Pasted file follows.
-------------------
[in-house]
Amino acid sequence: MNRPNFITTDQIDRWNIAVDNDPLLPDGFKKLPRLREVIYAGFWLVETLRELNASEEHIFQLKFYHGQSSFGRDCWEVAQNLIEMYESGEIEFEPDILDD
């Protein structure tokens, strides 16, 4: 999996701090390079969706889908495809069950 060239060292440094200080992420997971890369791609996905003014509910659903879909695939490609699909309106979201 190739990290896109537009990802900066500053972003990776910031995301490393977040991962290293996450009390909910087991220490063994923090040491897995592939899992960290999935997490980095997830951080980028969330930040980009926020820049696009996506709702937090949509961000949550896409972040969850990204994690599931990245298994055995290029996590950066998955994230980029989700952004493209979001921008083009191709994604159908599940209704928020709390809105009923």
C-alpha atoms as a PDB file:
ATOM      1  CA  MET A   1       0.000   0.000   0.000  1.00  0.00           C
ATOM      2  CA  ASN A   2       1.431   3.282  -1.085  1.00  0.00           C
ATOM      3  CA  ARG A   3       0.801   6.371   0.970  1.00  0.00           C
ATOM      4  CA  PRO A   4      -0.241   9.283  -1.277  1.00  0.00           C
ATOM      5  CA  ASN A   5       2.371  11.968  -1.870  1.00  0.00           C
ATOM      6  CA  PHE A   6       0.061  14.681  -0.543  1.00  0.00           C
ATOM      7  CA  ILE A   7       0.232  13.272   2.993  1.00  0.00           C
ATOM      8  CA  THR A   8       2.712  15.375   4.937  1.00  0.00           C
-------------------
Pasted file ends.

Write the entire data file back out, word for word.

[in-house]
Amino acid sequence: MNRPNFITTDQIDRWNIAVDNDPLLPDGFKKLPRLREVIYAGFWLVETLRELNASEEHIFQLKFYHGQSSFGRDCWEVAQNLIEMYESGEIEFEPDILDD
């Protein structure tokens, strides 16, 4: 999996701090390079969706889908495809069950 060239060292440094200080992420997971890369791609996905003014509910659903879909695939490609699909309106979201 190739990290896109537009990802900066500053972003990776910031995301490393977040991962290293996450009390909910087991220490063994923090040491897995592939899992960290999935997490980095997830951080980028969330930040980009926020820049696009996506709702937090949509961000949550896409972040969850990204994690599931990245298994055995290029996590950066998955994230980029989700952004493209979001921008083009191709994604159908599940209704928020709390809105009923």
C-alpha atoms as a PDB file:
ATOM      1  CA  MET A   1       0.000   0.000   0.000  1.00  0.00           C
ATOM      2  CA  ASN A   2       1.431   3.282  -1.085  1.00  0.00           C
ATOM      3  CA  ARG A   3       0.801   6.371   0.970  1.00  0.00           C
ATOM      4  CA  PRO A   4      -0.241   9.283  -1.277  1.00  0.00           C
ATOM      5  CA  ASN A   5       2.371  11.968  -1.870  1.00  0.00           C
ATOM      6  CA  PHE A   6       0.061  14.681  -0.543  1.00  0.00           C
ATOM      7  CA  ILE A   7       0.232  13.272   2.993  1.00  0.00           C
ATOM      8  CA  THR A   8       2.712  15.375   4.937  1.00  0.00           C